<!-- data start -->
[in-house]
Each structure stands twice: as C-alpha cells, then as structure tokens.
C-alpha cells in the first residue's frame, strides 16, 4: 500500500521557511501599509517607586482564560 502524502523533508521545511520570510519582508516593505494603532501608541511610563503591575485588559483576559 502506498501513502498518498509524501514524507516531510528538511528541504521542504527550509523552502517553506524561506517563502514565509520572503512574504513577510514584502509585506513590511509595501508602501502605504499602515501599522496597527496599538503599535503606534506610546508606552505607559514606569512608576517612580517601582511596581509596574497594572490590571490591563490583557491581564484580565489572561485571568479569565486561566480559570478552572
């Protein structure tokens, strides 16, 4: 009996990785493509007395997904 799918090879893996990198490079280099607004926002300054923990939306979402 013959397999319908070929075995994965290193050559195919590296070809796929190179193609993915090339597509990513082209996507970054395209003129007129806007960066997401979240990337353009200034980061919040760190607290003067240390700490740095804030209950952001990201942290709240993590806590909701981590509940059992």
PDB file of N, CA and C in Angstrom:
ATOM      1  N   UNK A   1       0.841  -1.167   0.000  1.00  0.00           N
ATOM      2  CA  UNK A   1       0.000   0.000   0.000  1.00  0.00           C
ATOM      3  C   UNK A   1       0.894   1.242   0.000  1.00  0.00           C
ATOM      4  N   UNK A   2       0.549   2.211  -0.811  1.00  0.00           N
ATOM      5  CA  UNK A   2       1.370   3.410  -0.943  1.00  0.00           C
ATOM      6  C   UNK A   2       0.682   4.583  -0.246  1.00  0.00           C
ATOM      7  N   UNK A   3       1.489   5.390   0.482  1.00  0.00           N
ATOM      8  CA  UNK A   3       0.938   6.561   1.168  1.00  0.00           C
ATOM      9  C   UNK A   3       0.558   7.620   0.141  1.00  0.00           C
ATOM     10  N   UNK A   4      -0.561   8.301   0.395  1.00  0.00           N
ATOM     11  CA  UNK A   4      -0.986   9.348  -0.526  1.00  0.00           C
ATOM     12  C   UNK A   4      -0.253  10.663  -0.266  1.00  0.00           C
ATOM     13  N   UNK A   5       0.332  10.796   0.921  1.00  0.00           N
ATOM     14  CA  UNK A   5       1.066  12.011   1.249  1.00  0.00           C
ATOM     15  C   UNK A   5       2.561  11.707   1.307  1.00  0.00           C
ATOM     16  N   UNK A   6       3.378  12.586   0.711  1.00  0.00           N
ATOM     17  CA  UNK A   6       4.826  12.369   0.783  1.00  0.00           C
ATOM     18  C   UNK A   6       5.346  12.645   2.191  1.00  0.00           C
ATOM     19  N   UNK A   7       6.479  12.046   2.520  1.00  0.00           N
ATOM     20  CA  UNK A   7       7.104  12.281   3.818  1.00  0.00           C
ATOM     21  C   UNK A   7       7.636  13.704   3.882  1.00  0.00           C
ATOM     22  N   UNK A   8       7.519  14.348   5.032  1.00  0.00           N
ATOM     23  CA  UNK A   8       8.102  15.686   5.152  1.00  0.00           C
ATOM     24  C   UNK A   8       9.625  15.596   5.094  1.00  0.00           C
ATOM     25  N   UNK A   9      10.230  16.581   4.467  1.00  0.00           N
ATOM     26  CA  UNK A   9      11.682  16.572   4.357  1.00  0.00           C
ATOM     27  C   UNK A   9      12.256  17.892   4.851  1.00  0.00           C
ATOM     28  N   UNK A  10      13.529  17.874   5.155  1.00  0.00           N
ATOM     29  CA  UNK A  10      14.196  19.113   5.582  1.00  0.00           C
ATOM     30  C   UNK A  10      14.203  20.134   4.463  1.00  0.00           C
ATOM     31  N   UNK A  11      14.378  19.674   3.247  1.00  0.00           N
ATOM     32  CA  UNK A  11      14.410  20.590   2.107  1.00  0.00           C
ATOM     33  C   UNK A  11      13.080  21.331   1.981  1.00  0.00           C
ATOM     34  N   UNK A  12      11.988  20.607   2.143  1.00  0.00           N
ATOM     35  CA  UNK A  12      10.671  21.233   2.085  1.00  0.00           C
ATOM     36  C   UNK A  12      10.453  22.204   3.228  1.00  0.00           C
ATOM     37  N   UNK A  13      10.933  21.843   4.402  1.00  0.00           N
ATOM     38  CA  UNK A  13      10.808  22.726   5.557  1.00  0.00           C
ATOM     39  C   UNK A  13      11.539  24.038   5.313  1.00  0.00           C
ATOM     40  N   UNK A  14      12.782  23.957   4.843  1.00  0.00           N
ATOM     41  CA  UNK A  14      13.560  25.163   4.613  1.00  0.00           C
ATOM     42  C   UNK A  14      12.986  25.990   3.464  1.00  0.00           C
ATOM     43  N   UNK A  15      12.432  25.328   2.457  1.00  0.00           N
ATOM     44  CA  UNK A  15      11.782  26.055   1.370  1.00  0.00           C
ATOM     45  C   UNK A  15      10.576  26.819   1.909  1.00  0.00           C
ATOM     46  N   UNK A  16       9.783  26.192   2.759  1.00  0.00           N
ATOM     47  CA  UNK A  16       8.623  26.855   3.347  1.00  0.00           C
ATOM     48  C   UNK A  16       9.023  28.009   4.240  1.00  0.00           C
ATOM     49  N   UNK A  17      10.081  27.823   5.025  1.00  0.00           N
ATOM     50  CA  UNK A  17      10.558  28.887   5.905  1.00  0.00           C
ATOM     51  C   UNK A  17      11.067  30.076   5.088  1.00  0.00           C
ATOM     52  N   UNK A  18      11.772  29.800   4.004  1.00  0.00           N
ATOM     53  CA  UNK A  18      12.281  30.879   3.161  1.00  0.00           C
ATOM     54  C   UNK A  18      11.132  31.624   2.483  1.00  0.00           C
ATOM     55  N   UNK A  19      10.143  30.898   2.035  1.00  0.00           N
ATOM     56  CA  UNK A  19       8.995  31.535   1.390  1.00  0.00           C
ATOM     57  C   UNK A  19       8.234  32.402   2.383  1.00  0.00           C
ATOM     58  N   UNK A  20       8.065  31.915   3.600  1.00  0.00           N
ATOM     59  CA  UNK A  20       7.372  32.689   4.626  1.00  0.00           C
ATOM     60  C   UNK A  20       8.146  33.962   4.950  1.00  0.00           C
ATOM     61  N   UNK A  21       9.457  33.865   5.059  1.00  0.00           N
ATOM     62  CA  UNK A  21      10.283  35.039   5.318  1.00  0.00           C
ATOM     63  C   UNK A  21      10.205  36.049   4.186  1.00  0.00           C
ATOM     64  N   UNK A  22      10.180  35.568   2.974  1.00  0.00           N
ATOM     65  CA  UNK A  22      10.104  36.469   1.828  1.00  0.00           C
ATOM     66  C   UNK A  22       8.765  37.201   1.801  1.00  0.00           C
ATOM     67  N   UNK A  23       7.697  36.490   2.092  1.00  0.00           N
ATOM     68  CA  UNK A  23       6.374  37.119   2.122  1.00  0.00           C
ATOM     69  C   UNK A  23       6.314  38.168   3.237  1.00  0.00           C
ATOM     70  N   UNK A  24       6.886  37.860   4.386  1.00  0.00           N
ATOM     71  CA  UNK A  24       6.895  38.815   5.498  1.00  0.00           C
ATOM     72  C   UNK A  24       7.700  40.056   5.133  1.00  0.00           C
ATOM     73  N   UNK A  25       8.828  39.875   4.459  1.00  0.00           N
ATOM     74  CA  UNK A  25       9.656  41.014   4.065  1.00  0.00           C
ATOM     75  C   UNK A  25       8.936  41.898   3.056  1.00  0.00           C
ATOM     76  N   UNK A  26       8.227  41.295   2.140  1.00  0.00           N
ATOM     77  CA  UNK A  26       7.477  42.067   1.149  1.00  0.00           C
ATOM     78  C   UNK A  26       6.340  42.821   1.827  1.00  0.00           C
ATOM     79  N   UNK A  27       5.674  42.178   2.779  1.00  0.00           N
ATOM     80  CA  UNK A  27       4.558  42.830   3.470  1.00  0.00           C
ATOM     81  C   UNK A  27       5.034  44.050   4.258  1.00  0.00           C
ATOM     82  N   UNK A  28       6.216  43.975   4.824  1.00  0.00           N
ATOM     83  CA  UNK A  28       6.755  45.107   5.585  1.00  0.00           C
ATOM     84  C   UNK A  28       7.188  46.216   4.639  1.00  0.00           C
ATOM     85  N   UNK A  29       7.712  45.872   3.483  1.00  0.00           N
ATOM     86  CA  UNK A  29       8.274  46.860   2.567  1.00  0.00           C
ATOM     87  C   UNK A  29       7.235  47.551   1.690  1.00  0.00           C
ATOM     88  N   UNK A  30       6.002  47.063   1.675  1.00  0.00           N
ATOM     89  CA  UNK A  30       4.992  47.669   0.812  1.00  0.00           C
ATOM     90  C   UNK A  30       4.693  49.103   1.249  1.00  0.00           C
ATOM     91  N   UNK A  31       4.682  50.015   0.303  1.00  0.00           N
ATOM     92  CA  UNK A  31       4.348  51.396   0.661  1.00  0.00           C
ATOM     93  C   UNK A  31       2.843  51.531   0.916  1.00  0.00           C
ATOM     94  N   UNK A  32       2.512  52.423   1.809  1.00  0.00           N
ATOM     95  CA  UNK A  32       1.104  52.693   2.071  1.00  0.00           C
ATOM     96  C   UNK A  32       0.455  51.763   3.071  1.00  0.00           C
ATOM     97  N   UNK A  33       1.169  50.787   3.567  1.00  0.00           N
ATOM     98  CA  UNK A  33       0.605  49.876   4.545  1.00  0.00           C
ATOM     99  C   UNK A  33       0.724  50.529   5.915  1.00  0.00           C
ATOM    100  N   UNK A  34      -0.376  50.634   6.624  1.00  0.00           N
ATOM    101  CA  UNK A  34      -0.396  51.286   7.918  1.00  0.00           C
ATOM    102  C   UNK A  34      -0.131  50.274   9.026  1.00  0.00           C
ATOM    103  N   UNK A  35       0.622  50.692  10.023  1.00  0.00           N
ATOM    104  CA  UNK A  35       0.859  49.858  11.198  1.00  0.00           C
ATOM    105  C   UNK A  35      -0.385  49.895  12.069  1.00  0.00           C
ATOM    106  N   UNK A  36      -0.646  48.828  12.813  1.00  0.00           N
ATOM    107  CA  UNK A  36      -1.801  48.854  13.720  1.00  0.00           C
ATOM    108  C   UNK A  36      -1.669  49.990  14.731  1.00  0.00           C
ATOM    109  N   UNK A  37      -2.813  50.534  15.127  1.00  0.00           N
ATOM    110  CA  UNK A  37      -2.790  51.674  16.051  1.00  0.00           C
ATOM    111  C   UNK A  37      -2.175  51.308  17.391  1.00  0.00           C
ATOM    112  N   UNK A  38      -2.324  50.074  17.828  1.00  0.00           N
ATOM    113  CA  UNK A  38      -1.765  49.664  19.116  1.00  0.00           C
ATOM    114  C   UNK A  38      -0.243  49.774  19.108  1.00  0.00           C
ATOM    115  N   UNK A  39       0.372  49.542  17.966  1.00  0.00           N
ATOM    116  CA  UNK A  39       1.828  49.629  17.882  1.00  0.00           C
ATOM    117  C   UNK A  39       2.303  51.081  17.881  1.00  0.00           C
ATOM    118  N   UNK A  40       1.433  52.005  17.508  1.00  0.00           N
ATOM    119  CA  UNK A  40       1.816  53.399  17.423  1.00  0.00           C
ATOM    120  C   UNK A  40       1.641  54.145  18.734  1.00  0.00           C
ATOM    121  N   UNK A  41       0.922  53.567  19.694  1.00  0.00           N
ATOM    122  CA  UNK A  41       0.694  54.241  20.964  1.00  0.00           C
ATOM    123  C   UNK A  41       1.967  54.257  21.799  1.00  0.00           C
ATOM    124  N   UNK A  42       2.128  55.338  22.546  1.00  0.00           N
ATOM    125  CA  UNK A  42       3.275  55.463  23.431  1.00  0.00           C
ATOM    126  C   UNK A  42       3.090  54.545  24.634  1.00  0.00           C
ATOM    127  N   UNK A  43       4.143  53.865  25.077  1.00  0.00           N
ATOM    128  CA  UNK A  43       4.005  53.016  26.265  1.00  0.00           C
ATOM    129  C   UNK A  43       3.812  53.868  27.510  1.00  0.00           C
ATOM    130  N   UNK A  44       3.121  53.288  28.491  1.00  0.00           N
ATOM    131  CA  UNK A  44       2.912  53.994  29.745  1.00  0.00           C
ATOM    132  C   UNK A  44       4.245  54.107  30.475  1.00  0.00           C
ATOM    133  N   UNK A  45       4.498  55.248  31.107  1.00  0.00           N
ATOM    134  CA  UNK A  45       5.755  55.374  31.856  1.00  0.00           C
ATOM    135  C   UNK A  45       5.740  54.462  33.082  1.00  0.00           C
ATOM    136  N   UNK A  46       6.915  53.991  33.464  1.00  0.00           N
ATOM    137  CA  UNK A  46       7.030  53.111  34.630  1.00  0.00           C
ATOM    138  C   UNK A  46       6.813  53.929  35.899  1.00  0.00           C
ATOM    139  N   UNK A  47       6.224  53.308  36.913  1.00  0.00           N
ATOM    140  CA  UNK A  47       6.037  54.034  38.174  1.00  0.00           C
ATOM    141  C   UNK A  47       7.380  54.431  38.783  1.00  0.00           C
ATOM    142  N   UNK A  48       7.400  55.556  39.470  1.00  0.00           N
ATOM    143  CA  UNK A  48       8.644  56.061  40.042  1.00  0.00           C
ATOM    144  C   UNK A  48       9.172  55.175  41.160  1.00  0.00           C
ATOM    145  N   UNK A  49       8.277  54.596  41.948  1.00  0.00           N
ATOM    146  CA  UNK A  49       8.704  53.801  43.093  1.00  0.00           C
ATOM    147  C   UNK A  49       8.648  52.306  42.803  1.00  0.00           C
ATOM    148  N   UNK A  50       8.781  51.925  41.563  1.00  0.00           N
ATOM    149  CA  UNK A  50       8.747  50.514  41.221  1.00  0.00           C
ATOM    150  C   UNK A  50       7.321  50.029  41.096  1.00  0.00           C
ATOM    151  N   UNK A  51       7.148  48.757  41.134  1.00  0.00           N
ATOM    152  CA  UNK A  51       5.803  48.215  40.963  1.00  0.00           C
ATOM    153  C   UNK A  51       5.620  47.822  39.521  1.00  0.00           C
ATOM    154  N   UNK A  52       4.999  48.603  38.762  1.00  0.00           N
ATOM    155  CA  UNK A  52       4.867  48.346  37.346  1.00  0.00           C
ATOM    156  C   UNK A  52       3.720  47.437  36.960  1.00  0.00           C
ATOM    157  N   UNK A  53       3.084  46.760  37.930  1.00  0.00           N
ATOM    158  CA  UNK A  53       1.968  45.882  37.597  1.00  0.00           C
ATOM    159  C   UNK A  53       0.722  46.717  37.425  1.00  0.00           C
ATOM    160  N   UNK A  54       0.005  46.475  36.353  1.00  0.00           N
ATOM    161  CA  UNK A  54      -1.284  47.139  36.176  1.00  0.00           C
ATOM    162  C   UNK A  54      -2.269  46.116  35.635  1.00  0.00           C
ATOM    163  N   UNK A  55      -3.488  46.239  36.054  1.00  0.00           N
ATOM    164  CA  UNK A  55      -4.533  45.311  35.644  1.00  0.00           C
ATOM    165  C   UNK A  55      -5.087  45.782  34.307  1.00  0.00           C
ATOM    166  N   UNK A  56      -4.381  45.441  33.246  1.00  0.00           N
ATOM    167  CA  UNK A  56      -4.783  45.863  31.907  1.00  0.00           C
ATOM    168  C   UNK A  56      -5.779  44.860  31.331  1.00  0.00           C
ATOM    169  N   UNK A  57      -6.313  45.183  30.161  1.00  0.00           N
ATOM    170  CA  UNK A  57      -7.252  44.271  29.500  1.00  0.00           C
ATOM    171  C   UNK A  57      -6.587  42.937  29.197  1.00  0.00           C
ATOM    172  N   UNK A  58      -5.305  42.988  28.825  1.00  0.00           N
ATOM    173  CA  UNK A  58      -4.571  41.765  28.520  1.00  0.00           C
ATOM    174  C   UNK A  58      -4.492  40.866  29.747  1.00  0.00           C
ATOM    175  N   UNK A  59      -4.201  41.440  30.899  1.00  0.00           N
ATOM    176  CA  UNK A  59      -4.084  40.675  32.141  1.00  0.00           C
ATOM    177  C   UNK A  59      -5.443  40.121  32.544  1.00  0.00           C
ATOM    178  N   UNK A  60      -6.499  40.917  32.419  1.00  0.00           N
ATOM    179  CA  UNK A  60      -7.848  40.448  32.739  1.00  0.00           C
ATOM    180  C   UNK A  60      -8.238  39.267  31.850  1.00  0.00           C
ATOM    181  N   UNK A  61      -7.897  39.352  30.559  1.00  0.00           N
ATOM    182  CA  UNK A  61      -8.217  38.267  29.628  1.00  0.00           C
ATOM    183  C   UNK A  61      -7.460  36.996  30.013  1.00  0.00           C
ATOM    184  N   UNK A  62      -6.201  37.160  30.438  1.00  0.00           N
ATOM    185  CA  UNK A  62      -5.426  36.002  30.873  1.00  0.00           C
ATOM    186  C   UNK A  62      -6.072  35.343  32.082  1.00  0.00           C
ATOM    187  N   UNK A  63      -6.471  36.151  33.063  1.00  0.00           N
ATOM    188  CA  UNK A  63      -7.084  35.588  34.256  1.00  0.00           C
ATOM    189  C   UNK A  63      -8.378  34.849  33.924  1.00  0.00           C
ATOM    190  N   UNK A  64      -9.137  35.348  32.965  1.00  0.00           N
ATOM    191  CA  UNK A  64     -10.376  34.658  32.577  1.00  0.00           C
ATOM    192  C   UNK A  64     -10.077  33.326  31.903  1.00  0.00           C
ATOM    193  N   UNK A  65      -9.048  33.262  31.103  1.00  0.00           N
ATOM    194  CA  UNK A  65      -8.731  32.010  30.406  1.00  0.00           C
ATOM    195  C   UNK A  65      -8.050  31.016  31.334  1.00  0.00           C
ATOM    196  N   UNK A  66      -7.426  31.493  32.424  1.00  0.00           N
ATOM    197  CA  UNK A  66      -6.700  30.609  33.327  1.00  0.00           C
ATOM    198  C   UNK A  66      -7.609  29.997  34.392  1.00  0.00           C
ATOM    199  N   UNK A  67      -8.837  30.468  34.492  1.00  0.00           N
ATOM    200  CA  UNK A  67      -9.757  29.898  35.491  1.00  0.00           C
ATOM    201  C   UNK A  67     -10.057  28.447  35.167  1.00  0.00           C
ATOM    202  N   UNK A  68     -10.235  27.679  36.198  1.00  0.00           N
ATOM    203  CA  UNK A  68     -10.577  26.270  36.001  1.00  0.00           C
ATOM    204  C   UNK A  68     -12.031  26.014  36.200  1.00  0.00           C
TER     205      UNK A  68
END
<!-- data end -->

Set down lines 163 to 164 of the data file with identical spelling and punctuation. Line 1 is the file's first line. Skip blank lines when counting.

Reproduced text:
ATOM    158  CA  UNK A  53       1.968  45.882  37.597  1.00  0.00           C
ATOM    159  C   UNK A  53       0.722  46.717  37.425  1.00  0.00           C